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Re: Suggestions for how ARM Ltd could help Debian?

on Thu, Nov 27, 2003 at 06:07:43PM +0000, Wookey wrote:
> Do we have people who could free up more time for this stuff is someone paid
> them to do it?

In principle, yes, I'm sure there are numerous people who would
happily work on Debian/ARM if they were paid to do so.  I don't
think this would be unduly divisive: there have been plenty of
instances in the past of people being paid to develop things either
for Linux on ARM or for Debian.

> Faster build/test hardware (e.g. a couple of Iyonix boxes - 600Mhz Xscale
> with Hard drives)? Would that help?

Probably not quite as much as you might think.  We don't really
have any shortage of autobuilder CPU time; the four existing
machines are quite well able to keep up under normal circumstances.
Debussy does sometimes get overloaded, but I don't think this is
seriously impeding work on the port.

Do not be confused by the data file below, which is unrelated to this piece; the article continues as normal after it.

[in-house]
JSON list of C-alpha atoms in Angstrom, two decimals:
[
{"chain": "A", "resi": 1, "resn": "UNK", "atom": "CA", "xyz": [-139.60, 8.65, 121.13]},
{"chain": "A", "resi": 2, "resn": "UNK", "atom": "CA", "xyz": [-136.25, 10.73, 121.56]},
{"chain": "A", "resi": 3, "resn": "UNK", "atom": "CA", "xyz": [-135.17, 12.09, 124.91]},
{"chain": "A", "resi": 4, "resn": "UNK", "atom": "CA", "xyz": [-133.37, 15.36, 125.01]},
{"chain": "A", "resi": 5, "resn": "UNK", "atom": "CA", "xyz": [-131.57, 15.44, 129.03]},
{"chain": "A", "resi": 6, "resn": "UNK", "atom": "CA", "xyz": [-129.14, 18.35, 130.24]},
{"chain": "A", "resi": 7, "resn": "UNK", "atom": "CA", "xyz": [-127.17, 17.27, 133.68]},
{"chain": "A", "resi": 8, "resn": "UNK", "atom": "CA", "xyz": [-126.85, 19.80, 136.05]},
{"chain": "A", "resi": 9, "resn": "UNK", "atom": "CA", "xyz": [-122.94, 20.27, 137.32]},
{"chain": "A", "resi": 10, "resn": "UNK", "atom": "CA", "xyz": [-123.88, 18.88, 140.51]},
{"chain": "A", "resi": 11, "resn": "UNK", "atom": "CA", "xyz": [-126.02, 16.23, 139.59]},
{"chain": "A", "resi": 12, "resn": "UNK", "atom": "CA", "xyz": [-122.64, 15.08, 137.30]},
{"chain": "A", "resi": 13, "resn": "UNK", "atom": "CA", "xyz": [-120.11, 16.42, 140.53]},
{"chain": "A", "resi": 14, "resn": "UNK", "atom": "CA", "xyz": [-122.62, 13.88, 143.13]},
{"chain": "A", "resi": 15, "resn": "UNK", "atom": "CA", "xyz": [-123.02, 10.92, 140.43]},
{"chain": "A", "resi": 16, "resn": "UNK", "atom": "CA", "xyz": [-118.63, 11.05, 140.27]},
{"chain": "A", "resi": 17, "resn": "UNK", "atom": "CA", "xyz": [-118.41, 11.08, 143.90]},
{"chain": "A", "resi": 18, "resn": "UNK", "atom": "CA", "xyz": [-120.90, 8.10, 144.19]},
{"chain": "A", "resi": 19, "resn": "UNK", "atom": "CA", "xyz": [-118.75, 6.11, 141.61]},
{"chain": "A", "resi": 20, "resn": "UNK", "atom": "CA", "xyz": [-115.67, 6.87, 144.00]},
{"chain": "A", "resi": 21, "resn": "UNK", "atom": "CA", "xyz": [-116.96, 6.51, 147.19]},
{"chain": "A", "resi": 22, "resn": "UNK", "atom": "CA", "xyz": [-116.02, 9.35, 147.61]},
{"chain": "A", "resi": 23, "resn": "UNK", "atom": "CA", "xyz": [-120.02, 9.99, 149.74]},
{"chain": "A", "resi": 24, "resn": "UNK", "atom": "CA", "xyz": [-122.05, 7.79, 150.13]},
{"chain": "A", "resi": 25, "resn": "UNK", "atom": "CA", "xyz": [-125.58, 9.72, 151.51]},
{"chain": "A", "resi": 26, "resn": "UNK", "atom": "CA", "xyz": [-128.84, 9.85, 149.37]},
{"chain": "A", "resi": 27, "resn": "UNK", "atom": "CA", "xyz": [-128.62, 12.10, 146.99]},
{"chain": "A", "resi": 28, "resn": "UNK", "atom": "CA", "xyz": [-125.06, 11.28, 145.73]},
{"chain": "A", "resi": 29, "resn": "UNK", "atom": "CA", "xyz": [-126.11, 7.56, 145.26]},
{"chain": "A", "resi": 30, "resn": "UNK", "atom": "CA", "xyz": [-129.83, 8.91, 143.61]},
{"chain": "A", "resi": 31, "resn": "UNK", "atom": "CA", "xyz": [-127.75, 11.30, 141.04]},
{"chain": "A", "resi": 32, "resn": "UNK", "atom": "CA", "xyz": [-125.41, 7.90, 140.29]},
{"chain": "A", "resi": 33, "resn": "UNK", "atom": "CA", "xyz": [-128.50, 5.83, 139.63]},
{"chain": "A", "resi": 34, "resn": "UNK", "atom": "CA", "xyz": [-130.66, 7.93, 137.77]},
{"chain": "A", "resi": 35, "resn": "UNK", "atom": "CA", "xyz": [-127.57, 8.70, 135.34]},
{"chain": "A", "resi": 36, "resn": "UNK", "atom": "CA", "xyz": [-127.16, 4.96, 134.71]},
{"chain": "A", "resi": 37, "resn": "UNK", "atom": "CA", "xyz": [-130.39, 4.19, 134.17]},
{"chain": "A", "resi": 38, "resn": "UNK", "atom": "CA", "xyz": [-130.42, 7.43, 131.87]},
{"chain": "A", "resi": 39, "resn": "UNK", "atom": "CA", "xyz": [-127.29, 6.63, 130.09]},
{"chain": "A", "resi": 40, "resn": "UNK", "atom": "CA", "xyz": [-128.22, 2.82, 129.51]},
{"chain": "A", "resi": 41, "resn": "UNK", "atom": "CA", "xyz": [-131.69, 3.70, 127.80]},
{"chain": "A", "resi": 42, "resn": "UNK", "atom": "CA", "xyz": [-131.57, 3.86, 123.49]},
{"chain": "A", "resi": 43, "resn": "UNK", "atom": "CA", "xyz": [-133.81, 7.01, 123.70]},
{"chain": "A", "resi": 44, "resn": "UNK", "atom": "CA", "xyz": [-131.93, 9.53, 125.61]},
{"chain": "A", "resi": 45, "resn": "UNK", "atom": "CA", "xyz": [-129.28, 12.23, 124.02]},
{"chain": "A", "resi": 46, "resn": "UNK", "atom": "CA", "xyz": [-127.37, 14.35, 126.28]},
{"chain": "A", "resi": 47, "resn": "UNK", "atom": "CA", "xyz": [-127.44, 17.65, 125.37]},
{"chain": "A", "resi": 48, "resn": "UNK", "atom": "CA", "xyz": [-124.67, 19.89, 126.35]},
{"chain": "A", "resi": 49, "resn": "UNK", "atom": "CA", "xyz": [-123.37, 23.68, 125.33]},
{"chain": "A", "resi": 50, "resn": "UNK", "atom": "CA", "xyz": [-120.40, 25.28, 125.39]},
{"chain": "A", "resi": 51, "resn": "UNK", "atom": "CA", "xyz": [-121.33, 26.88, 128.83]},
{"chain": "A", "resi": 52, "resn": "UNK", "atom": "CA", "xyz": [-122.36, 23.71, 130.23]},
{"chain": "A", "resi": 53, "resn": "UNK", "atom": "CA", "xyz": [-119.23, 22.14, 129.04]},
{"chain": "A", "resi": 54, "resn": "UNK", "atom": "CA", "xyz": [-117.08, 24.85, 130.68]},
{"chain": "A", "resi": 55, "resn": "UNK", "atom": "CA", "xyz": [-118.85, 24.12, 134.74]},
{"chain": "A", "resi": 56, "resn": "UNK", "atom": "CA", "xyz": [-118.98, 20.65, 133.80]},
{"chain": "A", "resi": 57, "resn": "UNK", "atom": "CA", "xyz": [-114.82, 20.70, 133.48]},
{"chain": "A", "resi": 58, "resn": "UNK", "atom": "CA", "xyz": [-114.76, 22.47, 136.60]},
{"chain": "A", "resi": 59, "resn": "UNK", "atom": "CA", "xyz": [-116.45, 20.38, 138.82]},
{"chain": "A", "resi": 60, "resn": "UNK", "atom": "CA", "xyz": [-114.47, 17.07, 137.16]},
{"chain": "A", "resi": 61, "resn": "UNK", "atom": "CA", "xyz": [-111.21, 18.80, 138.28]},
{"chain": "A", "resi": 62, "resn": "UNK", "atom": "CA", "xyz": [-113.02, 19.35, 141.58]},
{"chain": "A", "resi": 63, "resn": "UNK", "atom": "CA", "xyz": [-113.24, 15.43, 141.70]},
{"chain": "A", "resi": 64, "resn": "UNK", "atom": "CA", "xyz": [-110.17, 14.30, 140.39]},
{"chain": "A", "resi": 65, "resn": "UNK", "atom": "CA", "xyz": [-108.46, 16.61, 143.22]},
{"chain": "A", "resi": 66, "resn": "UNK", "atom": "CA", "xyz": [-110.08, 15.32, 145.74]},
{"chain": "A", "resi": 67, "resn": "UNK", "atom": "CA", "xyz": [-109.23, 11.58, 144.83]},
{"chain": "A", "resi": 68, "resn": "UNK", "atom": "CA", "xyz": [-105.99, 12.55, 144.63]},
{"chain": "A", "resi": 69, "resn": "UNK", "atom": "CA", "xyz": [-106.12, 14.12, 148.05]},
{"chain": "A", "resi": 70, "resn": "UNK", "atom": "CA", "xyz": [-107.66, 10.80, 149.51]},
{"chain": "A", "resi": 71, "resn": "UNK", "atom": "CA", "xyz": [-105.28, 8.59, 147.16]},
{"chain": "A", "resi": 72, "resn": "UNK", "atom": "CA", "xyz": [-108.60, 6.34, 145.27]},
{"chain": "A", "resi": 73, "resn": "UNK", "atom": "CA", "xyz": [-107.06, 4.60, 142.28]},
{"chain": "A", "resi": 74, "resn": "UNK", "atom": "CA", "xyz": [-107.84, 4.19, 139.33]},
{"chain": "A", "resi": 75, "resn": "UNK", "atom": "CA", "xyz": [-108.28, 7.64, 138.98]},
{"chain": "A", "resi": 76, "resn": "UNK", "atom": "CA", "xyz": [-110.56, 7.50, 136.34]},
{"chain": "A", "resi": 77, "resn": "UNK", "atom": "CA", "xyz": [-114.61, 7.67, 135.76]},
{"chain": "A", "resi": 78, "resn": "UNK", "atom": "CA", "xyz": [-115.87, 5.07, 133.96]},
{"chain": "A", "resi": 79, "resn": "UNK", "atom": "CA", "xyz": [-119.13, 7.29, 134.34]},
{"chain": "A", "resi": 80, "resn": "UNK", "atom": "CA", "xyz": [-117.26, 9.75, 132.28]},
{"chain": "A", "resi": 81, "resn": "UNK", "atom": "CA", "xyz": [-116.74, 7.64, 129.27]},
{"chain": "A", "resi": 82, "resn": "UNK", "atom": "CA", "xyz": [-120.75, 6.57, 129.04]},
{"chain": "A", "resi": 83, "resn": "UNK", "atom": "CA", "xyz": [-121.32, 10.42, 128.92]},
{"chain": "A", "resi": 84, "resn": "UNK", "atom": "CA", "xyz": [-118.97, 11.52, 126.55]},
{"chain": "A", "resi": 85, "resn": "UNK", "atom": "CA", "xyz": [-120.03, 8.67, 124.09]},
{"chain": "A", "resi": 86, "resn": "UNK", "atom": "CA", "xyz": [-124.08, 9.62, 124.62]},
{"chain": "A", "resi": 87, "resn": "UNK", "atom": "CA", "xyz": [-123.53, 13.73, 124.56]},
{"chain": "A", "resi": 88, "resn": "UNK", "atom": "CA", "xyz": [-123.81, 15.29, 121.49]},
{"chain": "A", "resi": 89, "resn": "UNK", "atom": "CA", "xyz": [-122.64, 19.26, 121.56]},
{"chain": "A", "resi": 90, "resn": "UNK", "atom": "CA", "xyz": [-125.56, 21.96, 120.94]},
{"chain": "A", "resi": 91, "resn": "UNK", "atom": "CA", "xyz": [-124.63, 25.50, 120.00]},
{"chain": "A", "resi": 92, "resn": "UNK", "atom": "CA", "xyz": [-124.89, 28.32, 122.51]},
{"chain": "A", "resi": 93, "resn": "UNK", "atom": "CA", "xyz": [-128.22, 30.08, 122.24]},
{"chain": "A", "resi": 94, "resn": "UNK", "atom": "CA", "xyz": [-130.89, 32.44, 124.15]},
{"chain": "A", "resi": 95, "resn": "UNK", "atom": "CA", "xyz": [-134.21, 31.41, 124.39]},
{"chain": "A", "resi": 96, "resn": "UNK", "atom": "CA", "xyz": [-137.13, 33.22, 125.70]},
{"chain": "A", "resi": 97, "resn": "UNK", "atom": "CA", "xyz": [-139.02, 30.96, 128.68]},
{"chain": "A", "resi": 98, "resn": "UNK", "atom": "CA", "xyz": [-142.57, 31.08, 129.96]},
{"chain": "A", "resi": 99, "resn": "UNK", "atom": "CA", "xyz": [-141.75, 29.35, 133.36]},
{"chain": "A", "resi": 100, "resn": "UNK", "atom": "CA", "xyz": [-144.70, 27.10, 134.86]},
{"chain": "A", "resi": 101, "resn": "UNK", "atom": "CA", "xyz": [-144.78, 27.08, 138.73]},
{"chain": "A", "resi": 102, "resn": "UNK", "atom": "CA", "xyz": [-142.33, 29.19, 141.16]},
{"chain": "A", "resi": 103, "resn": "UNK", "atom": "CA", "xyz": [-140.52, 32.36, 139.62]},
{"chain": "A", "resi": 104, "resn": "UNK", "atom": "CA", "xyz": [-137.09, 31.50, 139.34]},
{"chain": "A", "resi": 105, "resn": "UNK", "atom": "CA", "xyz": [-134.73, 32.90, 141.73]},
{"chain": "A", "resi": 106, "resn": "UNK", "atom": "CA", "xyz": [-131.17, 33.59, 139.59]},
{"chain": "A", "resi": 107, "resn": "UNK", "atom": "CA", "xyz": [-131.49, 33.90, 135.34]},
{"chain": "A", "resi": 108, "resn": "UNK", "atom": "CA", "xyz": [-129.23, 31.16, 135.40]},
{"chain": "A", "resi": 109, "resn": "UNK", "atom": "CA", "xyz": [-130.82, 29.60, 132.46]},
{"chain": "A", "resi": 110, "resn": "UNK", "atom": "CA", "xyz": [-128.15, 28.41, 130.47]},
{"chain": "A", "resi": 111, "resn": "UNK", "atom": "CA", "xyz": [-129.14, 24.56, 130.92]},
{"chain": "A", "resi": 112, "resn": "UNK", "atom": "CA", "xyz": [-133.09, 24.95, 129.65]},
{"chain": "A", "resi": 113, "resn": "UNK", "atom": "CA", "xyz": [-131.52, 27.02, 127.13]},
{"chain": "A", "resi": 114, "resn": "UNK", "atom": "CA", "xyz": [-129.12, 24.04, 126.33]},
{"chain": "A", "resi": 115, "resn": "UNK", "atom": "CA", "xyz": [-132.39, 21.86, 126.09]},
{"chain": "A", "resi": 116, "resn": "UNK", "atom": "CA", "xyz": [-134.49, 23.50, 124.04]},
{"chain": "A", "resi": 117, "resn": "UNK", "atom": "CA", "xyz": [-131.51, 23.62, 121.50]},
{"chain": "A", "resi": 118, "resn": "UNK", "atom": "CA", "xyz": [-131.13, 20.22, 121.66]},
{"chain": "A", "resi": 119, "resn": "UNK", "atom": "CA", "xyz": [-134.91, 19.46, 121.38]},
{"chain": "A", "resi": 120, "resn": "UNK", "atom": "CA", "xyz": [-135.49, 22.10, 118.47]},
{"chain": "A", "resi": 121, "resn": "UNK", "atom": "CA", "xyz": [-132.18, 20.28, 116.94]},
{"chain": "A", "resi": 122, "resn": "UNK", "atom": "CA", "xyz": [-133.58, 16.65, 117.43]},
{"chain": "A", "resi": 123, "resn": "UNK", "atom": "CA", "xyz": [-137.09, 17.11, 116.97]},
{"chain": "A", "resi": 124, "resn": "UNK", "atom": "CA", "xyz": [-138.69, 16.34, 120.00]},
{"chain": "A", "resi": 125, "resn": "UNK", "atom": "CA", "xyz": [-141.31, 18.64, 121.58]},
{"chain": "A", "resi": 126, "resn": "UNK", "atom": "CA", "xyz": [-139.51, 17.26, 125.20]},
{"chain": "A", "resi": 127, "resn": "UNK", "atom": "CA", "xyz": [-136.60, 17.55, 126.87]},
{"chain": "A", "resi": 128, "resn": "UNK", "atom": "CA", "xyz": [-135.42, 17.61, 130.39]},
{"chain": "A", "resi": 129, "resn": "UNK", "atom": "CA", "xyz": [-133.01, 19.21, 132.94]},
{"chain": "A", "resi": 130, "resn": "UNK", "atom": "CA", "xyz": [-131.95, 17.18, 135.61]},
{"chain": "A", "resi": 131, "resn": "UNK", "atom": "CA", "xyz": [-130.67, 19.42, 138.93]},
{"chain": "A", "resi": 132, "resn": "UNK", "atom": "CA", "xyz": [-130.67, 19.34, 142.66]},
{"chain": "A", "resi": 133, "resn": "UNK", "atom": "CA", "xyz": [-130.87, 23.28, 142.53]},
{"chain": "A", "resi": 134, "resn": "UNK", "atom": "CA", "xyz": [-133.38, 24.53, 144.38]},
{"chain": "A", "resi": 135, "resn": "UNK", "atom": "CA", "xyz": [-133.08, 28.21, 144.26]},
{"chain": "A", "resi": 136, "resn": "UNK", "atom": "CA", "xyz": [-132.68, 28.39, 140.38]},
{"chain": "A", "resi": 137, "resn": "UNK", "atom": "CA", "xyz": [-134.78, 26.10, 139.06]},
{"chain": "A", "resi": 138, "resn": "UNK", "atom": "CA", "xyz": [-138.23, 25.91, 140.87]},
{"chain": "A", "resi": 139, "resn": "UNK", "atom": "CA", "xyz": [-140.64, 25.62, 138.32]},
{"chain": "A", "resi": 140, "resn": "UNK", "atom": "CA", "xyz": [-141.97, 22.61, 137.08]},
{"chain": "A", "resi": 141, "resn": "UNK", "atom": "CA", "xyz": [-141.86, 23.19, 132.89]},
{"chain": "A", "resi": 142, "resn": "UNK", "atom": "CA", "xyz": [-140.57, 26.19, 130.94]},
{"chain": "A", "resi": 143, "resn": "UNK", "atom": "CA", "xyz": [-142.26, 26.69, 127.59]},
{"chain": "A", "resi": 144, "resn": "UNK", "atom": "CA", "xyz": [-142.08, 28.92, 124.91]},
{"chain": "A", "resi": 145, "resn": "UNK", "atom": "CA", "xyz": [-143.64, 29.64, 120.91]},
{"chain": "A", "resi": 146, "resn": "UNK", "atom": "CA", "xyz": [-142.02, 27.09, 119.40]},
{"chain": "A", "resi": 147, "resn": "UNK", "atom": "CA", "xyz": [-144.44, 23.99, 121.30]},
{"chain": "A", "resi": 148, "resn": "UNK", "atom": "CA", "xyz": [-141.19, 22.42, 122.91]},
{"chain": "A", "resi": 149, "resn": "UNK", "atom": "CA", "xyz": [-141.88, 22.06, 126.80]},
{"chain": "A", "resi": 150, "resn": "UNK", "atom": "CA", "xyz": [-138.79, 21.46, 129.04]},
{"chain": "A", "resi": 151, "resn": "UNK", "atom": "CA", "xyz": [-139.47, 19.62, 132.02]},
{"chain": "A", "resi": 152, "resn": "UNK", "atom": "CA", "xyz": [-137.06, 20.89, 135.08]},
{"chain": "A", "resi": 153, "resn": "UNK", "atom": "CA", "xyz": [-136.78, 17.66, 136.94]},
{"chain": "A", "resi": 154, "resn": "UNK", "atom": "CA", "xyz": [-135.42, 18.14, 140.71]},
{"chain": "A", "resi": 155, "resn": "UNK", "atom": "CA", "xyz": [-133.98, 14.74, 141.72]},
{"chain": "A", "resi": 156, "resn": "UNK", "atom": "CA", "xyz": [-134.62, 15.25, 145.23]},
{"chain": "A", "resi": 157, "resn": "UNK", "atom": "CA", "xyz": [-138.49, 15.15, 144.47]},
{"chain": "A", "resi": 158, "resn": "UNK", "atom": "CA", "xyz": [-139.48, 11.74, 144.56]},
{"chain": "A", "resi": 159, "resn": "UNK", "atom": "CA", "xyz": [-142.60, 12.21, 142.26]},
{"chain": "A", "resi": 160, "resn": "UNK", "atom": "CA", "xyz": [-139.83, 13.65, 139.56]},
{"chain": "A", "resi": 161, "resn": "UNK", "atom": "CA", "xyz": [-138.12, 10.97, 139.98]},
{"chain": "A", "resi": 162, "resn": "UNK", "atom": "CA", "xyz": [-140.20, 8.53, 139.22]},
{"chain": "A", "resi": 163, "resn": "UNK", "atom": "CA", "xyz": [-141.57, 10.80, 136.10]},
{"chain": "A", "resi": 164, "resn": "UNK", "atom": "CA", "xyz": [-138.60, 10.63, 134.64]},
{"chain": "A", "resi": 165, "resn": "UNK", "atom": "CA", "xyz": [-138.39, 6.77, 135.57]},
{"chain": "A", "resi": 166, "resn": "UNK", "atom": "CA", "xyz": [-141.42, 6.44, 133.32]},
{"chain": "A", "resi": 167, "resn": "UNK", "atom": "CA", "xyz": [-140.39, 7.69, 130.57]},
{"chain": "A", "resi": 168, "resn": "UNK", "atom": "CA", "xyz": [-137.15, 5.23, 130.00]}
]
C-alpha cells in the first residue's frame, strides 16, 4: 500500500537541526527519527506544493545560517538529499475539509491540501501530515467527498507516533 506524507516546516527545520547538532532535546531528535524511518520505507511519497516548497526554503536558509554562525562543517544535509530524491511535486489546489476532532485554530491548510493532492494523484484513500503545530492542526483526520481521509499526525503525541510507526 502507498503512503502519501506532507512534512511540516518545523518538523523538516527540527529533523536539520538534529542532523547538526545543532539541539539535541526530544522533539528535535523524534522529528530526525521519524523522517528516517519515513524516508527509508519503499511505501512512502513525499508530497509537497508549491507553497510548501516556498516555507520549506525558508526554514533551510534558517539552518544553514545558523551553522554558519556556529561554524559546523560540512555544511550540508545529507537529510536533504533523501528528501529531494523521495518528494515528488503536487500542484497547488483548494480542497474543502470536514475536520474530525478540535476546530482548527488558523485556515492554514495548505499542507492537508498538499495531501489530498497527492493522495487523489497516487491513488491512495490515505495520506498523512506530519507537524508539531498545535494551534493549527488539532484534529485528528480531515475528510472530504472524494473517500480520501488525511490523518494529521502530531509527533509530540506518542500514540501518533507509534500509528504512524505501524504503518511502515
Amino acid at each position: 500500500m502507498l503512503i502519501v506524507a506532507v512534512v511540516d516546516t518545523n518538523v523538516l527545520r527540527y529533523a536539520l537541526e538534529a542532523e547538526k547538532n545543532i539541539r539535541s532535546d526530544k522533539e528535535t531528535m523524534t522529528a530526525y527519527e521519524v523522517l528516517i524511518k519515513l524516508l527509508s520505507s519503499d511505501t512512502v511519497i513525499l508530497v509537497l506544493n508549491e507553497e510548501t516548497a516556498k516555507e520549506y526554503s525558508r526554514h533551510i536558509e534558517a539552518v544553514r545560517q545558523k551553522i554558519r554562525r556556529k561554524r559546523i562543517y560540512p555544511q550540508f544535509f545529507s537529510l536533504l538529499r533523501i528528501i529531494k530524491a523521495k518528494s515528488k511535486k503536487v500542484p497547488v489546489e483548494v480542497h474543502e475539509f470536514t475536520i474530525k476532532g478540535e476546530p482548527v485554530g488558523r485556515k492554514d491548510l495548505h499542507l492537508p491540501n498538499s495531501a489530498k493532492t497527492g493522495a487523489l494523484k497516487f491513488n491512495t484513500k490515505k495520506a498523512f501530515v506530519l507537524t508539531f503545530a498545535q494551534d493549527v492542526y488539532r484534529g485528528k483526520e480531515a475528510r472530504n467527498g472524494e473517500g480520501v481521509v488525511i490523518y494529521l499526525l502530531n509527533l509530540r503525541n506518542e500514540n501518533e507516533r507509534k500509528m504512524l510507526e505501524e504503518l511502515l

> Maybe paying for some time spent on getting DI or embedded debian into
> better shape. That would almost certainly speed things along a little.

Right now I think d-i is the biggest problem we have.  Not being
able to install sarge would be a blow.  So anything that helps with
that has got to be good news.

> ARM have apparently been doing good things with gcc too. Is the ARM gcc
> corner holding it's own? Phil? What would help you most? Things seem to be
> going quite well on that front to me with gcc 3.3 working pretty well these
> days.

Yup.  I don't think we have any serious problems here at the
moment.  ARM are already providing a fair amount of support for

> Another thing I was wondering about - which isn't directly related - is: do
> we need a big-endian version? Some newer ARM systems are defaulting to
> big-endian use, although most of them can run little-endian too. Is it worth
> doing a big-endian arch to support these directly or not?

I haven't seen a great deal of demand for this.  Although
big-endian ARM systems certainly do exist, they tend to be aimed
more at deeply embedded networking or control applications where
Debian is unlikely to be the OS of choice anyway.  I don't think a
big-endian port would have enough users to justify the disk space
in the archive or the manpower to create it.


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